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People v. Frazier

OPINION FILED DECEMBER 5, 1983.

THE PEOPLE OF THE STATE OF ILLINOIS, PLAINTIFF-APPELLEE,

v.

LUCILLE FRAZIER, DEFENDANT-APPELLANT.



Appeal from the Circuit Court of Vermilion County; the Hon. James K. Robinson, Judge, presiding.

JUSTICE TRAPP DELIVERED THE OPINION OF THE COURT:

Following a bench trial, defendant Lucille Frazier was found guilty of theft of a typewriter having a value in excess of $300. (Ill. Rev. Stat. 1981, ch. 38, par. 16-1.) Judge Robinson sentenced her to one year's probation and ordered that she pay court costs. Defendant appeals from the judgment of the circuit court of Vermilion County. We reverse.

The single issue raised on appeal is whether defendant was proved guilty beyond a reasonable doubt.

The facts may be summarized as follows. Defendant was a receptionist for the Vermilion County State's Attorney's office. In February 1982, she began looking for a typewriter for her son Paul. Defendant had a typewriter from her office at her home for the purpose of doing office work. Paul Frazier worked at the Urbana Nursing Home in Urbana, Illinois. He asked defendant if he could take the typewriter she had at home to his place of employment. She said that he could not, but he removed the typewriter from the house when his parents were not at home. He returned it after several weeks of cajoling by his parents; and to avoid his father's threatened visit to Paul's employer. Defendant and her husband agreed among themselves to look for a typewriter for Paul. Defendant's daughter, Lori Tucker, mentioned her mother's interest in buying a typewriter to her 16-year-old brother-in-law, Mark Tucker. Defendant subsequently purchased a typewriter which Mark had removed from Ridgefarm High School. She was charged with theft of the typewriter.

Mark Tucker, testifying under a grant of immunity, stated that in February 1982, he told Lori Tucker that he had found a typewriter. This was not true. Toward the end of February, Lori told him that her mother was looking for a typewriter. He told Lori that he would sell the typewriter he had for $40, and until he obtained a machine to sell her, he told Lori that the typewriter was in the trunk of his brother's car.

On March 6 or 7, 1982, he broke into the Ridgefarm High School and removed an IBM Selectric II typewriter with a 13 1/2-inch carriage — the only unplugged typewriter in the typing classroom. He placed the machine on his bedroom dresser and told Lori that night that she could pick the typewriter up from his room. He returned to the Arcade in Ridgefarm, Illinois, later that evening and Lori gave him $40; when he went home the typewriter was gone.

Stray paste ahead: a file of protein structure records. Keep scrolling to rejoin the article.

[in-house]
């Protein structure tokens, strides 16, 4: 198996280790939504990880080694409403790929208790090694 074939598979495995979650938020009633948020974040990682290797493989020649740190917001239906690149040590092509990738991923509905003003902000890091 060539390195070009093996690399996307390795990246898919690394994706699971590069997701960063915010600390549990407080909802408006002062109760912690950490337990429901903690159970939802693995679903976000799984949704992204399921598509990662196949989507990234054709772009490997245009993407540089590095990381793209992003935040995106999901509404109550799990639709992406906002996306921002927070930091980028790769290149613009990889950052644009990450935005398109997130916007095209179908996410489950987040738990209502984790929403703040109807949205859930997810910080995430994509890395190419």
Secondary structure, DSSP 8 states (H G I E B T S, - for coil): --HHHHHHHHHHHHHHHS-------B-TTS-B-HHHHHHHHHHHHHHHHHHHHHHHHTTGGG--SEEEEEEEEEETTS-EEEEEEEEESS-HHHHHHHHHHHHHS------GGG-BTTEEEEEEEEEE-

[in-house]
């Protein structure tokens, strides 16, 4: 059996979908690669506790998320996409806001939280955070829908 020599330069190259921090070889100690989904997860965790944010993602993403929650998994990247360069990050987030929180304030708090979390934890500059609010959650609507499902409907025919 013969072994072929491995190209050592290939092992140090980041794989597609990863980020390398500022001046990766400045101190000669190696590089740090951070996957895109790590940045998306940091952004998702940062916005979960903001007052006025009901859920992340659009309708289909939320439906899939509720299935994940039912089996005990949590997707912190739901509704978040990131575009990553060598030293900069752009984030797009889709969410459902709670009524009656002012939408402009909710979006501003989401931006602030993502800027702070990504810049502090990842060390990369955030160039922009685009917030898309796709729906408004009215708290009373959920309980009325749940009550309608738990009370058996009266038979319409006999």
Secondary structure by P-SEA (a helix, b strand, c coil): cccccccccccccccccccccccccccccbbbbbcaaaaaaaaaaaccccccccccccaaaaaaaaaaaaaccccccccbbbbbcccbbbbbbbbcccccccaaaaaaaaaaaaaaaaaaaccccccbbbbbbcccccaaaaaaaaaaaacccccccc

Lori and her husband lived behind the Tucker home in a trailer. Mark testified that his family frequently had items for sale; and that, in fact, his brother had a typewriter and his family had two typewriters.

Lori Tucker testified but was uncertain about the dates surrounding the inquiries about the typewriter and its purchase. She knew that her mother had spoken to several persons in trying to locate a typewriter; she told Mark that her mother was looking for a typewriter. A few weeks later, Mark told her he had a typewriter and would sell it for $40. Between that day and the date of the purchase, he told her that the typewriter was in the trunk of his brother's car.

On the night of the purchase, she was with her parents at the Arcade in Ridgefarm. After being told by Mark that she could pick up the typewriter from his bedroom, she and her mother did so. No one was at home that evening and only the light in the front room was on. The machine was sitting openly on Mark's dresser. They placed the typewriter in the truck and returned to the Arcade. Defendant gave Lori $40 to pay Mark; thereafter, defendant and her husband left the Arcade. Lori gave Mark the money when he returned to the Arcade several hours later.

On the way home from the Arcade, defendant's husband, John Frazier, Jr., told defendant that the typewriter looked like it was a good deal but, at that price, it would probably need repairs. On the following day Mr. Frazier took the typewriter to the apartment of another daughter, Diana McDaniel to keep Paul from taking it before he had repaid his parents.

On March 8, 1982, the burglary at Ridgefarm High School was discovered and reported to police. The police report described the typewriter as a dark brown IBM Electric typewriter with a serial No. 26-1685702. The report was turned in at the Public Safety Building on March 8, for transmittal to the State's Attorney's office.

In the normal course of events, that report should have been at the State's Attorney's office on the morning of March 9. One of defendant's responsibilities was to organize police reports and log them into a ledger book as they were delivered to the office. Defendant had apparently established this ledger system because the office staff had difficulty locating police reports within the office. Defendant had tried several systems but the problem of getting the police reports entered into the ledger system before the attorneys took them continued.

The police report regarding the burglary at Ridgefarm High School had an identification number of V82-1952; this report was not found in the ledger for the month of March 1982. Examination of the ledger book at trial showed that some of the entries were started and not completed; several pages carried dates but no entries; and there were loose sheets in the book carrying different names and numbers which seem to coincide with case numbers. Another secretary occasionally assisted defendant ...


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